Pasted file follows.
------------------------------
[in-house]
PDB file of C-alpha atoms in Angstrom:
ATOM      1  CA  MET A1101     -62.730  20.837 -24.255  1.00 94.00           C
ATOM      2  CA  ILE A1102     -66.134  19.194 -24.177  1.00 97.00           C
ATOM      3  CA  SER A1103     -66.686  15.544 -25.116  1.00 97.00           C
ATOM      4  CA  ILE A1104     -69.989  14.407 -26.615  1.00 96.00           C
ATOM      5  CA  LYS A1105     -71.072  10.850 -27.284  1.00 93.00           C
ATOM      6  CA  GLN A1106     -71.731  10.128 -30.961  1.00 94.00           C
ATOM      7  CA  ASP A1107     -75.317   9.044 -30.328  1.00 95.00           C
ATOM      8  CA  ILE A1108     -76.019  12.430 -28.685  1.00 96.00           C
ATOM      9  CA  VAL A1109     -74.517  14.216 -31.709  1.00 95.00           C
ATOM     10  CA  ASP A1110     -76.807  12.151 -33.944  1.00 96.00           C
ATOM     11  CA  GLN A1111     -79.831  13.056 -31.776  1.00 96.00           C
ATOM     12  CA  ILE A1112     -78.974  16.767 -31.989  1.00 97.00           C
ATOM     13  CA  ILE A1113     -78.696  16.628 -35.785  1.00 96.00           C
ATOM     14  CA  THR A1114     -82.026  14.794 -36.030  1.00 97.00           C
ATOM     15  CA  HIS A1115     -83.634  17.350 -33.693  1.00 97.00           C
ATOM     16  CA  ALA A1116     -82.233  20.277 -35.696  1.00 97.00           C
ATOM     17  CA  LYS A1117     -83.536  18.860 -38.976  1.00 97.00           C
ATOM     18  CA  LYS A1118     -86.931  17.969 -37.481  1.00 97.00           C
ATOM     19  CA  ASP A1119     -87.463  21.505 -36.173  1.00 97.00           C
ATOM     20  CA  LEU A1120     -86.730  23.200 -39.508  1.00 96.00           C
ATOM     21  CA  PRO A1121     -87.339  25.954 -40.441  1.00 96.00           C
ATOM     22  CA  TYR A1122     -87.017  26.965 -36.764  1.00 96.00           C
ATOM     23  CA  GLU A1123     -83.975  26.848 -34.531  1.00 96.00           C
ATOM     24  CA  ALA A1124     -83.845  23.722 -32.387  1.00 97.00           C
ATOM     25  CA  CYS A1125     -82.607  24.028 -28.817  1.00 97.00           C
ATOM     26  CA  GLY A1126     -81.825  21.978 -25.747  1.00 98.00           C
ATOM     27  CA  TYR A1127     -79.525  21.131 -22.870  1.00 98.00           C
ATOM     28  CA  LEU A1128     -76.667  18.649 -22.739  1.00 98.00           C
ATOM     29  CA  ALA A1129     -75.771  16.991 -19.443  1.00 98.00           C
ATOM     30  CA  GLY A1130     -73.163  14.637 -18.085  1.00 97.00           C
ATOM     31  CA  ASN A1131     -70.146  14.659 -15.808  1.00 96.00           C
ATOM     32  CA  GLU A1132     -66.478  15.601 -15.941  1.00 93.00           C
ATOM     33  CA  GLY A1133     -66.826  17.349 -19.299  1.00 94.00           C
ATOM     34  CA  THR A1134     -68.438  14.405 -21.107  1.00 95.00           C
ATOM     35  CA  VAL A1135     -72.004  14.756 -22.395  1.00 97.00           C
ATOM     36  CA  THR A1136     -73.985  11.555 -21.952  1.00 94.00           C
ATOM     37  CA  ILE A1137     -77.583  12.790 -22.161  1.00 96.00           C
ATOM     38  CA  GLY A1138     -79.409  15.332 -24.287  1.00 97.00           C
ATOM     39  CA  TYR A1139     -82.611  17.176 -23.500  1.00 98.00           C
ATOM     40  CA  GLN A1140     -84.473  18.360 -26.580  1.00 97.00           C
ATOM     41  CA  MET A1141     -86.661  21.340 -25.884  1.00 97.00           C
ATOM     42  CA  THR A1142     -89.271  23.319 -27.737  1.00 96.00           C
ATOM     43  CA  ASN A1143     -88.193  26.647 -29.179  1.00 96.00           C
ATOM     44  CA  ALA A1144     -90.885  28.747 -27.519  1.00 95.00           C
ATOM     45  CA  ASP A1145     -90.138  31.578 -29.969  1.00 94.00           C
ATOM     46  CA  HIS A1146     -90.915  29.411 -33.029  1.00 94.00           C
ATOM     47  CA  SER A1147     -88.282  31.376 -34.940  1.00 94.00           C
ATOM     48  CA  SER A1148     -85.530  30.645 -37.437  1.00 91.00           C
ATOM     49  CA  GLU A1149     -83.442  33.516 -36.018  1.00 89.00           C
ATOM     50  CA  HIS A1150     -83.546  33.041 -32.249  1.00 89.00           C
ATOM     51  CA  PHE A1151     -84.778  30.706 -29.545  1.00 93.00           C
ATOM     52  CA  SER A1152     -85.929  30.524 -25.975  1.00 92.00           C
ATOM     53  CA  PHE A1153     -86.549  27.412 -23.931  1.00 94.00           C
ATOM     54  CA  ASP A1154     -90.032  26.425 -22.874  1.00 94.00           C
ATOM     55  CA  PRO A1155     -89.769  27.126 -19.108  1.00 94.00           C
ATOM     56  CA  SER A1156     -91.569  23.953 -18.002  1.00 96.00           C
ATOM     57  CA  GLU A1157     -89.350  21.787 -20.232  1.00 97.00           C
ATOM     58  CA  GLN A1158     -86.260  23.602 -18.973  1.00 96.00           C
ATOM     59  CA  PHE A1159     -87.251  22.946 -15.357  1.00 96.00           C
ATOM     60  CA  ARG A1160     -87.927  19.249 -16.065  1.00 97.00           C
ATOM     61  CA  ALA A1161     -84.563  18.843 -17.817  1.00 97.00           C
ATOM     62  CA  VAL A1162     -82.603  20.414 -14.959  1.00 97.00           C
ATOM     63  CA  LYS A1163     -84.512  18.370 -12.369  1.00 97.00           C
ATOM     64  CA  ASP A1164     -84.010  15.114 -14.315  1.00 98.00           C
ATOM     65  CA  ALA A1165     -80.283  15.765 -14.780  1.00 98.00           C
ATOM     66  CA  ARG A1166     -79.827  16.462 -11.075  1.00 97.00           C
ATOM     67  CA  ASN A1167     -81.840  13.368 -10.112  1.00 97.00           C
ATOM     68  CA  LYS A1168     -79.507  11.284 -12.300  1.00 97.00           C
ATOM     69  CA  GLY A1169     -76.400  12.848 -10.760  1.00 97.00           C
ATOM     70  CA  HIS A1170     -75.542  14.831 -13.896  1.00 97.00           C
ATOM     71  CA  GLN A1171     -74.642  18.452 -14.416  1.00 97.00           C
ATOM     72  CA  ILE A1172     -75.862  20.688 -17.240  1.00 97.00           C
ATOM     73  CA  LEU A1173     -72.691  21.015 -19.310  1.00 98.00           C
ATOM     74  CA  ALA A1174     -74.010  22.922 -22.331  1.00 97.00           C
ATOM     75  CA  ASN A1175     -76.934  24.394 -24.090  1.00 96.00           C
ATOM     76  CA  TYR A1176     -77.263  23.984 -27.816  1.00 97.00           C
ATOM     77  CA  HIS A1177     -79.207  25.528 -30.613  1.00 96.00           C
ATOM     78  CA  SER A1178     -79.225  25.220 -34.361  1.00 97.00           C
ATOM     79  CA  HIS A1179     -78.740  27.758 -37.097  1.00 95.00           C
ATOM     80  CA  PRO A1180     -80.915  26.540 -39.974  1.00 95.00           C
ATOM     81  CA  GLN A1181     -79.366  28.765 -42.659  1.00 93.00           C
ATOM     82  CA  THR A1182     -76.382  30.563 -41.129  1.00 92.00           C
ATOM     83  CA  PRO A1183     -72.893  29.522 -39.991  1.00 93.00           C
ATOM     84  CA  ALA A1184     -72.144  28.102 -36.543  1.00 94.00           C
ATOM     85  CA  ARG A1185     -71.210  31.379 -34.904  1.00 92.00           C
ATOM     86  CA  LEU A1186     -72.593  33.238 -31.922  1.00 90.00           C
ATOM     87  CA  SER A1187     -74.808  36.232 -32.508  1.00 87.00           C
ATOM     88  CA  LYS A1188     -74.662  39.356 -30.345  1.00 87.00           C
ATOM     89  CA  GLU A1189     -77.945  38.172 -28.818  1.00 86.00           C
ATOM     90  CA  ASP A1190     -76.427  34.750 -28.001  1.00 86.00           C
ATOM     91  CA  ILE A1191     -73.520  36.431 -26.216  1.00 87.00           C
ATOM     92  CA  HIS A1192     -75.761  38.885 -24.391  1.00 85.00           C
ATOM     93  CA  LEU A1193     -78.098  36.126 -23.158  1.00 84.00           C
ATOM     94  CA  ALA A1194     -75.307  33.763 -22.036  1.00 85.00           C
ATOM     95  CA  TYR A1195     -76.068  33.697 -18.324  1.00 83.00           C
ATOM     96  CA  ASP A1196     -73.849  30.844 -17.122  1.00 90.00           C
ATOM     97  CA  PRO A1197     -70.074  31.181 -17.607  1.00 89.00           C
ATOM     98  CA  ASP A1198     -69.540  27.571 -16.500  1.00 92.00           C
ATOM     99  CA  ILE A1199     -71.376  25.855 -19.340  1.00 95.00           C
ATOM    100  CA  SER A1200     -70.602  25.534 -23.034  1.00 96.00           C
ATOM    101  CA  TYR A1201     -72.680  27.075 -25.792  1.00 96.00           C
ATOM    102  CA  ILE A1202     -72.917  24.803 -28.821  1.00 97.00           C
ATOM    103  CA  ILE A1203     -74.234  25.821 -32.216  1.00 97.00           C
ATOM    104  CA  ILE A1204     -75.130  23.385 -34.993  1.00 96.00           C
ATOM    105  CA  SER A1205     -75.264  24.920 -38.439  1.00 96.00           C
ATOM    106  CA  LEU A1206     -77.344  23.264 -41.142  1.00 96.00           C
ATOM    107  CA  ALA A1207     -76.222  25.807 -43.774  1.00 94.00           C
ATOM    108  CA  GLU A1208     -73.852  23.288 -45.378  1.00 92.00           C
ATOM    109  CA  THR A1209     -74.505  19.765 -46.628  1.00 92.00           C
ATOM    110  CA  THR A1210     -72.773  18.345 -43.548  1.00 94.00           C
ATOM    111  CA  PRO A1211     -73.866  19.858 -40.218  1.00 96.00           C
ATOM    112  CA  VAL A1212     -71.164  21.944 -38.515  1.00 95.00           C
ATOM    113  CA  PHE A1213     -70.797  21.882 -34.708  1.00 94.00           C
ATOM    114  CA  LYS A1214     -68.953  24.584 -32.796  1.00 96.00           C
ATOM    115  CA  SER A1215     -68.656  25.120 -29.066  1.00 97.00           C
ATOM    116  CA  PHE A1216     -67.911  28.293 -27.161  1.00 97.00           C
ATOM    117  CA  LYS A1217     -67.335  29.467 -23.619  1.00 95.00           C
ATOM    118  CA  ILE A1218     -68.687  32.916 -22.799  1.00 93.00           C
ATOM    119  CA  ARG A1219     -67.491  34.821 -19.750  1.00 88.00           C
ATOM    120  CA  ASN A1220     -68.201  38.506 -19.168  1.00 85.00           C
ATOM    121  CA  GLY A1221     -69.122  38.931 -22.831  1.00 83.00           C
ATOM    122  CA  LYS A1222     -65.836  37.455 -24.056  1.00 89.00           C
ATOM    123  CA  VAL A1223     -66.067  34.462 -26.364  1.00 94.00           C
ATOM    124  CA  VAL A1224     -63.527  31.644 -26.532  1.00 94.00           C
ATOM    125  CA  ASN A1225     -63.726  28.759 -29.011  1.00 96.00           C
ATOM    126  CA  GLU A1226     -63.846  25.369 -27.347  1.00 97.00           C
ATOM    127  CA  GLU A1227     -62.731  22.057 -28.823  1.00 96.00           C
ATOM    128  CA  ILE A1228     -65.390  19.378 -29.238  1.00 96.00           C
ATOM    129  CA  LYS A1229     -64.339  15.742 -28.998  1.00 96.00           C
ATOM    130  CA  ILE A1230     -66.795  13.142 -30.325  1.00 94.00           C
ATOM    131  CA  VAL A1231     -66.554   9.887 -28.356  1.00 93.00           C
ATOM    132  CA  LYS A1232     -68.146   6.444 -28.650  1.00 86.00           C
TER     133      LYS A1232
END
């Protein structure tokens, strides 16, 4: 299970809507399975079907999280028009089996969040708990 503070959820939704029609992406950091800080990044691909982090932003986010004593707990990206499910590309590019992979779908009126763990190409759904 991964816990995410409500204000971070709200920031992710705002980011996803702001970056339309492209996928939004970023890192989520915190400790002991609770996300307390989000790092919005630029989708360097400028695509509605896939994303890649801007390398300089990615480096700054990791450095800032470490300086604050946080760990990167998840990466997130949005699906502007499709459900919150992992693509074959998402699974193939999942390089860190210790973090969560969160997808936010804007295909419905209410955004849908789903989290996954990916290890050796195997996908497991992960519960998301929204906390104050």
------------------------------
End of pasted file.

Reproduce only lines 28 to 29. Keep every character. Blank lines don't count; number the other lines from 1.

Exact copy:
ATOM     26  CA  GLY A1126     -81.825  21.978 -25.747  1.00 98.00           C
ATOM     27  CA  TYR A1127     -79.525  21.131 -22.870  1.00 98.00           C